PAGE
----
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An impasse between Brazil’s economic team and congress over this year’s budget will likely end up with President Jair Bolsonaro accepting only part of his economy chief’s austerity pleas as lawmakers push to ramp up spending ahead of next year’s elections.
Bolsonaro has agreed to reject part of the budget proposal to make room for mandatory spending that was purposely underestimated by lawmakers. But the vetoes will hardly amount to what Guedes is pushing for, according to four people with knowledge of the matter who requested anonymity because the discussions aren’t public.
The economic team seeks to set aside something between 20 billion and 30 billion reais ($3.6 billion-$5.3 billion) for mandatory spending in social security benefits, said two of the people. That would mean less money for investment projects supported by lawmakers in their home states -- an increasingly difficult proposition as they all fight for scarce funds to please their constituents.
Lawmakers have so far offered to cut around 10 billion reais from their projects. An adviser to Guedes said the figure is still being negotiated and needs to take into account both legal and political considerations.
Guedes has spent the past few weeks warning Bolsonaro that the federal audit court could reject the government’s accounts if the president approves an unfeasible budget. The court’s opinion is sent to congress and could even be used as justification for an impeachment process similar to that of former President Dilma Rousseff.
Mandatory expenses would inevitably have to be dealt with throughout the year, Guedes has warned, eventually forcing the government to break constitutionally-mandated spending rules that investors consider the country’s last line of defense against fiscal disarray.
Concerns about additional government spending this year -- on top of a 44 billion real cash handout program approved by congress to help the poor during the coronavirus crisis -- have left investors on edge. They fear that, after spending nearly 14% of gross domestic product to cushion the economic impact of the pandemic in 2020, Brazil has no credible plan to balance its budget, which could further weaken the currency, fuel inflation and derail the recovery.
Echoing such concerns, central bank chief Roberto Campos Neto has twice warned over the past three days that uncertainty surrounding the budget bill would lead investors to demand more yield to buy government bonds, potentially undermining monetary policy.
On the other hand, Bolsonaro’s political advisers are constantly reminding him that this year’s budget will be crucial to build his credentials to seek re-election in 2022, when he’s likely to face his rival Luiz Inacio Lula da Silva, the leftist former president who returned to the political game after having his criminal convictions thrown away by a top court justice.
The budget episode is also the latest chapter in the deteriorating relationship between the president and his economy czar, who took office in the 2019 with the status of a super minister promising to fix Brazil’s finances and boost growth with an aggressive program of privatization and economic liberalization.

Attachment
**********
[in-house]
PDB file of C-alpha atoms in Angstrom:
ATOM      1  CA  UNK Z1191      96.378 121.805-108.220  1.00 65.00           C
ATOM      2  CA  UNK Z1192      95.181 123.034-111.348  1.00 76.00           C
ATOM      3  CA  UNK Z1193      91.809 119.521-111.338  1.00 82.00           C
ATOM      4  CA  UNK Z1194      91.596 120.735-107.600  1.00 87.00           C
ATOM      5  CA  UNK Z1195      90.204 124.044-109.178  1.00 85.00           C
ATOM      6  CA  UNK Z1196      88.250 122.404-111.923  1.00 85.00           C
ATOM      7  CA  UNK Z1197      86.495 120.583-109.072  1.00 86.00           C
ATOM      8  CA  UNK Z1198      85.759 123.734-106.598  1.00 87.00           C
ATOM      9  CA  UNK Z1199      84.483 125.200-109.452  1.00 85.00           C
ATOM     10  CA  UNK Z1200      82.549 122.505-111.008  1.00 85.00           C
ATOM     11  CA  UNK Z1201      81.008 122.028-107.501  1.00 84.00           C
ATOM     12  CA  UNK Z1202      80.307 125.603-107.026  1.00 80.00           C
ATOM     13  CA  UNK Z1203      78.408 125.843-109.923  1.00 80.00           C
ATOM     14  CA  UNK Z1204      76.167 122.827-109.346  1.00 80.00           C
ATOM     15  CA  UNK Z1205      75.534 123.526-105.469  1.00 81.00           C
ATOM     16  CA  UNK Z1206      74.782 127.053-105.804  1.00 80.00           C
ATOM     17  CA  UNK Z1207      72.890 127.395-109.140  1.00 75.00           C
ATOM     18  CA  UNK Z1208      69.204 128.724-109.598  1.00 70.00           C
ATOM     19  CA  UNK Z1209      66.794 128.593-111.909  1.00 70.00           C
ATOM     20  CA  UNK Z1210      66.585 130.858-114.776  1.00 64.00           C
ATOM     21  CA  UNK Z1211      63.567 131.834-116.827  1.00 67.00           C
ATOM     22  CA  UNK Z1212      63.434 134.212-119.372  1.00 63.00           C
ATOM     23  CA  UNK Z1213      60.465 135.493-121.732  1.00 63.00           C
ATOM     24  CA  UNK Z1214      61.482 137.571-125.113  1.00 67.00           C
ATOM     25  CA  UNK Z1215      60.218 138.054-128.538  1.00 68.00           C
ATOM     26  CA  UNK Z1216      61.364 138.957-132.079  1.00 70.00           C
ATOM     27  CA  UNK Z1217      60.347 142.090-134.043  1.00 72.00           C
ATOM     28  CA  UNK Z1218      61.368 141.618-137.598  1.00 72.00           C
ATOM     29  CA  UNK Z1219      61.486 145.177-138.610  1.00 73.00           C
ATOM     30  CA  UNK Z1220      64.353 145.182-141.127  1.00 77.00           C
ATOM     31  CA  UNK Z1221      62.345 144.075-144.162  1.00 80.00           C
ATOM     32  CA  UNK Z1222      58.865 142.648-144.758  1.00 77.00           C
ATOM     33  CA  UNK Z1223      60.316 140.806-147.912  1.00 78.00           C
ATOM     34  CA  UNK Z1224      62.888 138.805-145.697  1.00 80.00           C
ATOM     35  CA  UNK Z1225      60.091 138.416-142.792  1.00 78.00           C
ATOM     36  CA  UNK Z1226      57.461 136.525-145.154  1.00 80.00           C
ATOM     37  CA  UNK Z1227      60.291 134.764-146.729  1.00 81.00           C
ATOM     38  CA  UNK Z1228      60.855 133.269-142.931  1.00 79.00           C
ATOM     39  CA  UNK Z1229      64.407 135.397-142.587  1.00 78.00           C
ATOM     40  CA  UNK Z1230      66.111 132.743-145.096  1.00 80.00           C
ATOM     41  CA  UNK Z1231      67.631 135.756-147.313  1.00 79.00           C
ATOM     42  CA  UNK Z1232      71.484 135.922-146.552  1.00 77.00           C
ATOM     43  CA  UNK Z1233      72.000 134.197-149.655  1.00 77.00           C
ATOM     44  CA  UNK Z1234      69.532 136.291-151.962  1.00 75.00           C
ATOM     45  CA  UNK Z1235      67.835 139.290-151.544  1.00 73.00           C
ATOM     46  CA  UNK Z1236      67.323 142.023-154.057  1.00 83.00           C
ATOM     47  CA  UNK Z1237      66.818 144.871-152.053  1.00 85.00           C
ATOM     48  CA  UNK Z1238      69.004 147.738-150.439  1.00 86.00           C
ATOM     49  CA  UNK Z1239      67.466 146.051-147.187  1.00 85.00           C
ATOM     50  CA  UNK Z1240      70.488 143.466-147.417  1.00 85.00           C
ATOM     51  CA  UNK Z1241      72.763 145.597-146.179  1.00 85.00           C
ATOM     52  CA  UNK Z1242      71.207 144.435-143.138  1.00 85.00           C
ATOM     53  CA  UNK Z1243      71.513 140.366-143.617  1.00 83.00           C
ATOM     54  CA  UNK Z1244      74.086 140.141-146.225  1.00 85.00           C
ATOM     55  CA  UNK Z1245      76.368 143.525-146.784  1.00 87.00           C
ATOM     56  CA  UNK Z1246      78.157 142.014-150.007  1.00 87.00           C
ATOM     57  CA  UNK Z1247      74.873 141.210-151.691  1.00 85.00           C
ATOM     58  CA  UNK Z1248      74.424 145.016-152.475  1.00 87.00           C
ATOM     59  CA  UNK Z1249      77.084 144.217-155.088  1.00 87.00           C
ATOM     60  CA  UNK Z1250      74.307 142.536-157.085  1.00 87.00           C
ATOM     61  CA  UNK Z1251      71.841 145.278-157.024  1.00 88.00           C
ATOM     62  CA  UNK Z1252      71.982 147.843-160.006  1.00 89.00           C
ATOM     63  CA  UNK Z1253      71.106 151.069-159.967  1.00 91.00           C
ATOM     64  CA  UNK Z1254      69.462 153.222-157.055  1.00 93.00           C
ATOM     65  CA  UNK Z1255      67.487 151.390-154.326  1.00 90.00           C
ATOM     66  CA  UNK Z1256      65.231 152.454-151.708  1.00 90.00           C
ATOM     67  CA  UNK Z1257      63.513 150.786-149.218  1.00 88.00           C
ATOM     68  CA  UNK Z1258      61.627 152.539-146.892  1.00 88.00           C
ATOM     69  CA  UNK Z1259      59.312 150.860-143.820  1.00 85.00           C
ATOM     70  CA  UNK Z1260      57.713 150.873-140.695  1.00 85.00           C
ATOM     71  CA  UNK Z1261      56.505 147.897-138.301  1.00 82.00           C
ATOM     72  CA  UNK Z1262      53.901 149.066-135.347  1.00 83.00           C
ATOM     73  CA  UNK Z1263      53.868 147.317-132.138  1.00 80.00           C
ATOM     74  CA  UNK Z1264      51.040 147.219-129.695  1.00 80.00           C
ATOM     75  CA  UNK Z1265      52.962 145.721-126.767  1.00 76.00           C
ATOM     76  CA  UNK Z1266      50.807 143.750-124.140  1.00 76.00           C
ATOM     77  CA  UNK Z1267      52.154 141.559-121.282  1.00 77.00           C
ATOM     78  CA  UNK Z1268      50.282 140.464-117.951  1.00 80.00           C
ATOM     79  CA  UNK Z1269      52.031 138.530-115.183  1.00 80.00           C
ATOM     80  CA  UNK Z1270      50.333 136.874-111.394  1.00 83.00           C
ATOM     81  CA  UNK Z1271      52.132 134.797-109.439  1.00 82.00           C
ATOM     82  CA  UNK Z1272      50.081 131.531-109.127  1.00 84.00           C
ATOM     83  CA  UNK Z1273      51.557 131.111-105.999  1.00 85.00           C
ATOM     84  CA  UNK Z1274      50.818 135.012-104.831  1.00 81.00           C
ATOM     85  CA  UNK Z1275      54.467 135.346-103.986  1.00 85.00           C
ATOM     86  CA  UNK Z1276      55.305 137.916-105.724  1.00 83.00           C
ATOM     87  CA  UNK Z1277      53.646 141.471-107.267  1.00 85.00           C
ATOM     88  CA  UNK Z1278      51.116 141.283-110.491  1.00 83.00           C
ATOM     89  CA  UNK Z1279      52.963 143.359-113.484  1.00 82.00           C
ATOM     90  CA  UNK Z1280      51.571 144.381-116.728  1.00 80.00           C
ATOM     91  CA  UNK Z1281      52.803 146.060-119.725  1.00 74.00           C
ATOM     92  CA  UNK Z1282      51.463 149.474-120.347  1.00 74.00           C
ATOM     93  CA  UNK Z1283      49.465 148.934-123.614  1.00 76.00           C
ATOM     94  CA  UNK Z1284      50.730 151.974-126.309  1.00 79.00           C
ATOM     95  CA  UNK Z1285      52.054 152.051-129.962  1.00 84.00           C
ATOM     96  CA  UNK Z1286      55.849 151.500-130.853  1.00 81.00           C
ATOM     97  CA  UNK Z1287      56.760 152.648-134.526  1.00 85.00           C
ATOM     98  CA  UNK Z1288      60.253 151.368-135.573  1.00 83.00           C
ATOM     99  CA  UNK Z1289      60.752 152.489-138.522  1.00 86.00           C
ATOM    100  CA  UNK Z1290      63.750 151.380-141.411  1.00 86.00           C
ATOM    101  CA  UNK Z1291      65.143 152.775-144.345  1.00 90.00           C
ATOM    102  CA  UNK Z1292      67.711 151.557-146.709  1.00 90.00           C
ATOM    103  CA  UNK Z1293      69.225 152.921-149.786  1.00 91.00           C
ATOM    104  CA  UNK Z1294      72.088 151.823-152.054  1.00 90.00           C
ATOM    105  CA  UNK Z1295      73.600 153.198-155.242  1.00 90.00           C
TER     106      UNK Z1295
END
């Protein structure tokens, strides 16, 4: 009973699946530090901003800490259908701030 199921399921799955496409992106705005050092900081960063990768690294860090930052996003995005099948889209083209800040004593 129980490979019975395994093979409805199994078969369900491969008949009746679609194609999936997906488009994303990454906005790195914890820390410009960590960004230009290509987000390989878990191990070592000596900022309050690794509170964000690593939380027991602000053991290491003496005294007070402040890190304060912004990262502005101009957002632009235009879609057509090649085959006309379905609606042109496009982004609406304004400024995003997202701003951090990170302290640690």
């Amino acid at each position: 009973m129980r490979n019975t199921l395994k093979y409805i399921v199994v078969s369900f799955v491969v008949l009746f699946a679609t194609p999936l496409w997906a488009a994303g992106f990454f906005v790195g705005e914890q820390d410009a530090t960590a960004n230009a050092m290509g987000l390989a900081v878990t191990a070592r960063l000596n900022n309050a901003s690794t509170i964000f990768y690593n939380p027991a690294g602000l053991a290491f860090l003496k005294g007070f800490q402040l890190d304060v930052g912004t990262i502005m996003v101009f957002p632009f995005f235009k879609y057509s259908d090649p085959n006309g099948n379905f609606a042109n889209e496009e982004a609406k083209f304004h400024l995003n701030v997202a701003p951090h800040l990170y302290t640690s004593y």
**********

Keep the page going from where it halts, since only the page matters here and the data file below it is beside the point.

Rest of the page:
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Bolsonaro and Guedes are growing further apart, the people said, as the president understands that public spending will be ever more important to boost his popularity, badly hit by his handling of a pandemic that continues to claim thousands of lives every day. At the same time, Bolsonaro needs the support from centrist parties, notorious big spenders that now run both houses of congress, supporting the presidential agenda and shielding him from impeachment attempts.
A nod to these parties came last week, during a broad cabinet shake-up that allowed Bolsonaro to appoint lawmaker Flavia Arruda as his government secretary, a key position in negotiations with congress. The first-term house representative has the backing of Arthur Lira, the powerful speaker of the house, a sign that the new congress management seeks to consolidate its influence over the budget and will not completely accept Guedes’s austerity policies, said two of the people.
And, even before the budget deadlock is solved, another dispute between Guedes and Bolsonaro’s political team is looming -- the use of a so-called calamity that was employed last year to exclude all Covid-related stimulus from the spending cap rule.
The minister argues that making use of that mechanism again this year would be unreasonable. Campos Neto joined him on Tuesday by saying that invoking the calamity clause this year would be worse for the economy than the pandemic itself. But that possibility is already under discussion for the second half of the year if Brazil’s vaccination campaign doesn’t gain traction and the pandemic shows no sign of abating.
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